This meteoric rise represented a staggering 1,830% rise from the turn of the year and left even seasoned investors baffled. The media were going crazy, with some news outlets even telling viewers how to buy specific coins, and regular working people suddenly had portfolios worth more than their houses. More millionaires were created, and it seemed as if the party was never going to stop.

What Goes up Must Come Down

It may have been pure coincidence, but Bitcoin’s record high coincided with the CME launching its futures trading platform, practically to the day. Many investors had been clamoring for the ‘big money’ to get involved in Bitcoin, thinking it would propel the market to higher levels still. The introduction of Bitcoin futures represented the first official recognition of Wall Street’s entry into cryptocurrency, and the market reacted as it had when China had banned the cryptocurrency back in 2013 – the price dropped off a cliff.

Fundamentally, Bitcoin was stronger than ever before, but whether because of market cycles or other forces at work, Bitcoin’s value caved, crashing first from $19,340 to $11,858 in five days. What followed was a slow progression downwards through the spring, carrying with it the realization that the party was over and there were going to be some sore heads and empty wallets in the morning.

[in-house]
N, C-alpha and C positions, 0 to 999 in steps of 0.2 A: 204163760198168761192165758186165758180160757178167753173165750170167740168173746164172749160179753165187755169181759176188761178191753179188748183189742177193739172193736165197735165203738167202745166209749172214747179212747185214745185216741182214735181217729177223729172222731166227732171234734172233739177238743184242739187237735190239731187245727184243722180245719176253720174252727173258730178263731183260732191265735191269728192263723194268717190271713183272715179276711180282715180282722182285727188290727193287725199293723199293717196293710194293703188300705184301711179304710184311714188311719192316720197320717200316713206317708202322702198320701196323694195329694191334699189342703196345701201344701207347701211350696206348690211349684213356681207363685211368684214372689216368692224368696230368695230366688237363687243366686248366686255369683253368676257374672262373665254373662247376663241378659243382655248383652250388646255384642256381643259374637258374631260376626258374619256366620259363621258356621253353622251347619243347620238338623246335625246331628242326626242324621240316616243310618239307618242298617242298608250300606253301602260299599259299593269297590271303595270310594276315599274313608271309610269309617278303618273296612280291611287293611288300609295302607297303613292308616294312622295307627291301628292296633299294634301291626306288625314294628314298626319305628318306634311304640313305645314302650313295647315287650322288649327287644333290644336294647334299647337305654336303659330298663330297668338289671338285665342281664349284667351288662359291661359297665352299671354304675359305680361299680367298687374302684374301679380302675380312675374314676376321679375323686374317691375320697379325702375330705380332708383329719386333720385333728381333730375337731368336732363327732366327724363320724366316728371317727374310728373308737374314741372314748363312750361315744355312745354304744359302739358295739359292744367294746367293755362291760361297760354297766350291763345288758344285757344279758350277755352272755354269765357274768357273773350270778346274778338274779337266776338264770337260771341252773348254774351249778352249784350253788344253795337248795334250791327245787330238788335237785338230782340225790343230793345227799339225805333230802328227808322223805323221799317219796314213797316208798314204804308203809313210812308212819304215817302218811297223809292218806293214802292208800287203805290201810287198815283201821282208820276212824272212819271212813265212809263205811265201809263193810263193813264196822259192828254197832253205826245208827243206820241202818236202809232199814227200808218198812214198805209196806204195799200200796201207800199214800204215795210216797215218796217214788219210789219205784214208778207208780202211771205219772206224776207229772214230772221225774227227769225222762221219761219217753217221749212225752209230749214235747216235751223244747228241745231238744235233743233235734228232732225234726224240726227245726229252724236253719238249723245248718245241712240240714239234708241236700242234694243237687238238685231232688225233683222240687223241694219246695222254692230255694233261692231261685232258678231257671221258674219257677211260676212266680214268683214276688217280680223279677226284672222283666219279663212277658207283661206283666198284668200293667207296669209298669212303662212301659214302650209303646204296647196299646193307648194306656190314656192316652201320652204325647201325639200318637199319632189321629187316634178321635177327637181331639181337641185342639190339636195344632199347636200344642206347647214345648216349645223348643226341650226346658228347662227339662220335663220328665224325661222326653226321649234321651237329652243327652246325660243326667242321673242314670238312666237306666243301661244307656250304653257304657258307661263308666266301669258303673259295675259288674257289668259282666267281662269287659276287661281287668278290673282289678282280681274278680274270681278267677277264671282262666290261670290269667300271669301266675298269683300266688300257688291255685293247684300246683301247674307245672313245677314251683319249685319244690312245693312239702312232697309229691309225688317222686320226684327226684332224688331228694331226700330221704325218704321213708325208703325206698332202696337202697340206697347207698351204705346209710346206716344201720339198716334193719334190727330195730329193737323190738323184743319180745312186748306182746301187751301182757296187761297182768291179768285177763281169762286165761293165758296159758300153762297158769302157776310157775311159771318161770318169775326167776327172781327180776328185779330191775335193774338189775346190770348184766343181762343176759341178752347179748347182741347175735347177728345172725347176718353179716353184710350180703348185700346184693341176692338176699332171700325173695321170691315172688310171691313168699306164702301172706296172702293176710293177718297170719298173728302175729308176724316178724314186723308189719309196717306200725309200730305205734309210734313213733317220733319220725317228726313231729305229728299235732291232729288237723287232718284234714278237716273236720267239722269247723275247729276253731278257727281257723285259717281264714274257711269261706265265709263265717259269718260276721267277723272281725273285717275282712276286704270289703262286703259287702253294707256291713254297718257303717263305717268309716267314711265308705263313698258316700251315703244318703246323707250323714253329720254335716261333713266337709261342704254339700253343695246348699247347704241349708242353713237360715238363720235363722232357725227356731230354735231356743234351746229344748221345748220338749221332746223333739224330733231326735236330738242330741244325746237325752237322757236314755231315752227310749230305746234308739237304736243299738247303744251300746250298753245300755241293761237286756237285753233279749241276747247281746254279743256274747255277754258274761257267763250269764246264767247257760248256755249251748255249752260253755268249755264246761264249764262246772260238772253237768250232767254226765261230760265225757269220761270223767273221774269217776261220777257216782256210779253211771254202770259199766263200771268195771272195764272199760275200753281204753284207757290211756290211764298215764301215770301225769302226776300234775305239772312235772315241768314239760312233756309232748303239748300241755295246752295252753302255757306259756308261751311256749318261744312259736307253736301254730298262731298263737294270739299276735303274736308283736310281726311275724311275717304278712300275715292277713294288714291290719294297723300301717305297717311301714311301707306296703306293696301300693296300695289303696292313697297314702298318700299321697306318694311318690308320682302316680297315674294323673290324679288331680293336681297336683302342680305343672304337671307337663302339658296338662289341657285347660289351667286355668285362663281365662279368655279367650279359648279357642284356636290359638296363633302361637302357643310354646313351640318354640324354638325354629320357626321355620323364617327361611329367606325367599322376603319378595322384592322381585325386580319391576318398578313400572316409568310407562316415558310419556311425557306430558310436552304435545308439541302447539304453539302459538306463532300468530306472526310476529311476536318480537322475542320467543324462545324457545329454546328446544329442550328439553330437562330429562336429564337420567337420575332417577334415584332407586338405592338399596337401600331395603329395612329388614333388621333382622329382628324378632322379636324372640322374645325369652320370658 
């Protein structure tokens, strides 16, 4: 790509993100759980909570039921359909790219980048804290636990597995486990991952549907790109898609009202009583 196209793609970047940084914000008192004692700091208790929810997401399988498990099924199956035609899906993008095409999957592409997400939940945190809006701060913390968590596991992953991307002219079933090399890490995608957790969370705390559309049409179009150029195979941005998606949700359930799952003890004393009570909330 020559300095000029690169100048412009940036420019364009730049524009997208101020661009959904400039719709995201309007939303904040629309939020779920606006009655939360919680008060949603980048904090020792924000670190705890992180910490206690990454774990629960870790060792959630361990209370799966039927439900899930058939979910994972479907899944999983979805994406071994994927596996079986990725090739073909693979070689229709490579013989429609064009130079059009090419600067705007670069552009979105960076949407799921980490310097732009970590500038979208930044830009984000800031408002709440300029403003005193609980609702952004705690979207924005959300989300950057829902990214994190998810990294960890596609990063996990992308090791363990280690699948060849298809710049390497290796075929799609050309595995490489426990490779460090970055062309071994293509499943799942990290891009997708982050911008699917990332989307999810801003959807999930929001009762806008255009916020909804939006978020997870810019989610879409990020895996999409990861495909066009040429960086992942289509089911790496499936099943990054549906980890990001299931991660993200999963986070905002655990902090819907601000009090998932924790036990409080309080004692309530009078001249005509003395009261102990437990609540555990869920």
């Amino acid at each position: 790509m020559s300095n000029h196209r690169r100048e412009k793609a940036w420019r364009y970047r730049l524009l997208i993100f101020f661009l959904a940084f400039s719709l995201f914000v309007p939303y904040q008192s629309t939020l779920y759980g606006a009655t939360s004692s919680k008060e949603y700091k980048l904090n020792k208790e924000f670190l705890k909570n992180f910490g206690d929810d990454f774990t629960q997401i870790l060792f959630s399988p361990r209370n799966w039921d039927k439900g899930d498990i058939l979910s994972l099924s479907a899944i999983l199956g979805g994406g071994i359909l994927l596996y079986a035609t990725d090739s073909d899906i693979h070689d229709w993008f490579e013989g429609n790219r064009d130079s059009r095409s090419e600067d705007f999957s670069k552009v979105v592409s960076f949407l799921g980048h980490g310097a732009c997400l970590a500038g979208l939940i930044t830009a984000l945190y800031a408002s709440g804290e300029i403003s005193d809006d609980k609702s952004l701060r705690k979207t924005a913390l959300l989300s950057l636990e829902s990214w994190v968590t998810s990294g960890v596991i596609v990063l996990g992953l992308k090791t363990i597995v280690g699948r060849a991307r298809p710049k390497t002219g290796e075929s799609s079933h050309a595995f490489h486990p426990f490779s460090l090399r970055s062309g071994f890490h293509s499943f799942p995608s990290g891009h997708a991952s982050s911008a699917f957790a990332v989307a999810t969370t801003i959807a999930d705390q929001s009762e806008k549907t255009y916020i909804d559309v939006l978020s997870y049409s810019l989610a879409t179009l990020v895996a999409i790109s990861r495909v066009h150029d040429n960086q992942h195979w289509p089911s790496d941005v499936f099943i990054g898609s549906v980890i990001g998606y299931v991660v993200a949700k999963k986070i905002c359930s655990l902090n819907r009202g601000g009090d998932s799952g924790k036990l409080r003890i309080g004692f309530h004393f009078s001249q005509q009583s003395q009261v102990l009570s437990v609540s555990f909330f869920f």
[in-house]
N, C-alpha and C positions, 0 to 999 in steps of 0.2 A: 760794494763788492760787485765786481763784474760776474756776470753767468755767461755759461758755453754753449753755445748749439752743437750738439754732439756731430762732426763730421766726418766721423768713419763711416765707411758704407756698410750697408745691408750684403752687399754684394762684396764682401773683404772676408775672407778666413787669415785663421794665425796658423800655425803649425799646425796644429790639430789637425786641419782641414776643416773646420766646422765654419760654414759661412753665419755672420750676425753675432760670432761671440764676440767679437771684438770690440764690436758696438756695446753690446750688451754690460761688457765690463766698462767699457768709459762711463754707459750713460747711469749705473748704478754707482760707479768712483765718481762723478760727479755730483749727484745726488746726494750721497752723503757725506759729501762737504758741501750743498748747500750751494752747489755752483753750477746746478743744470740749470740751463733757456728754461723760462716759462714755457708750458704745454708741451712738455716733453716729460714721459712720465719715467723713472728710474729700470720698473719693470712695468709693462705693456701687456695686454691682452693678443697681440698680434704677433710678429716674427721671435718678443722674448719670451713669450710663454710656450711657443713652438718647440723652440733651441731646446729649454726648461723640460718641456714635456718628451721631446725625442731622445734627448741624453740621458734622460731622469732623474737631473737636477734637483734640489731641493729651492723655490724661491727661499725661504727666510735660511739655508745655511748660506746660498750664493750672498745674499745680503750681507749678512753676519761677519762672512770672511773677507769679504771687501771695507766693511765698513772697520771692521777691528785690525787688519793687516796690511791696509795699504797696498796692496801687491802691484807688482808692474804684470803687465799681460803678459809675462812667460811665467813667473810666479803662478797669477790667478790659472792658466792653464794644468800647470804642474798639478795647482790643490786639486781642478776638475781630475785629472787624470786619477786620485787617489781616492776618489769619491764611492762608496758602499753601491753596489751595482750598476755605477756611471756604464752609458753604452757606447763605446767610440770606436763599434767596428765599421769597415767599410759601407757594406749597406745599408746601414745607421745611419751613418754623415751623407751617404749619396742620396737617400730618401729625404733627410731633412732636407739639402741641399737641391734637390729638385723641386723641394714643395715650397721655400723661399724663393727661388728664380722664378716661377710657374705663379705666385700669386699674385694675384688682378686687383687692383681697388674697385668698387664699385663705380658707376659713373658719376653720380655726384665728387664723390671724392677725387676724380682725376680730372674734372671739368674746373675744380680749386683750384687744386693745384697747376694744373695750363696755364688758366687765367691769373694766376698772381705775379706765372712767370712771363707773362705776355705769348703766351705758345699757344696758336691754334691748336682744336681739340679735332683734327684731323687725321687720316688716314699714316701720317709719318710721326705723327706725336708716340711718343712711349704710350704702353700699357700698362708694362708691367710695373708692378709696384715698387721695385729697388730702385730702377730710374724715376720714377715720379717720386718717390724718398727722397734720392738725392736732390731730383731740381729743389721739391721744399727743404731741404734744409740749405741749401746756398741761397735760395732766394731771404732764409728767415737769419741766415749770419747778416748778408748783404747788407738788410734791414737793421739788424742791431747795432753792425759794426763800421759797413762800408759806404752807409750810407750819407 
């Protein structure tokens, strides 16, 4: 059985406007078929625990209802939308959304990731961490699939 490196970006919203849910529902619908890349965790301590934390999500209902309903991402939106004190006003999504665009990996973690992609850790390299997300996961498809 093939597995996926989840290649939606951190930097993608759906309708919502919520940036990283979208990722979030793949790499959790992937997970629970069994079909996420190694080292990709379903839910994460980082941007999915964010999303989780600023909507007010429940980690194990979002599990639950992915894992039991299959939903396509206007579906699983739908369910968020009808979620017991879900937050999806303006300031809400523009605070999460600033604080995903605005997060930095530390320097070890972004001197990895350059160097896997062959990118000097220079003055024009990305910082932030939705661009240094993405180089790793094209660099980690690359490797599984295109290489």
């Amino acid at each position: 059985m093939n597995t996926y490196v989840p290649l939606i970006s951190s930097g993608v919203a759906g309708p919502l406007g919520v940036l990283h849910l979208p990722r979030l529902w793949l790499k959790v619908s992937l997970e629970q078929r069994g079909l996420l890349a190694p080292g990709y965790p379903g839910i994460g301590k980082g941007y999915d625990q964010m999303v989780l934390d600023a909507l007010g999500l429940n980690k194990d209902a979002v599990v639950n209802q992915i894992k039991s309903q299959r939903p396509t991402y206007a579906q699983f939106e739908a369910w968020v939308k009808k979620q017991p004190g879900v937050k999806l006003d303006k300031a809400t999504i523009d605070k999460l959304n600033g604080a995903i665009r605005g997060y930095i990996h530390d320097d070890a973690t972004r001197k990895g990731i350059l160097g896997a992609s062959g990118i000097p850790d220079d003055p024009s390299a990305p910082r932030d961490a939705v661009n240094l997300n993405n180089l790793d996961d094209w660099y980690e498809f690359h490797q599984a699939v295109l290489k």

Many who had seen their portfolios rise exponentially over the winter, now saw such slowly eroding day by day, although some held on in case the price rebounded. By the summer however, with prices fluctuating around the $7,000 mark, it was clear that exuberance had got the better of most investors and their gains were gone.

Some had unwisely taken out loans or second mortgages in order to pay for cryptocurrencies that were now worth a fraction of what they bought them for, yet the loan repayments were very real. As summer turned to fall, the price remained stagnant, eliciting comparisons with the 2014/15 bear market, before a 50% crash in late 2018 wiped out out many remaining holders. Once again Bitcoin was labelled a Ponzi scheme or simply an outright scam, with the usual predictions that it was destined for zero.

The End for Bitcoin?

The final part in our series looks at how Bitcoin fared after the 2017 bull run, including China, El Salvador, Elon Musk, and the threat of regulations. Coming soon…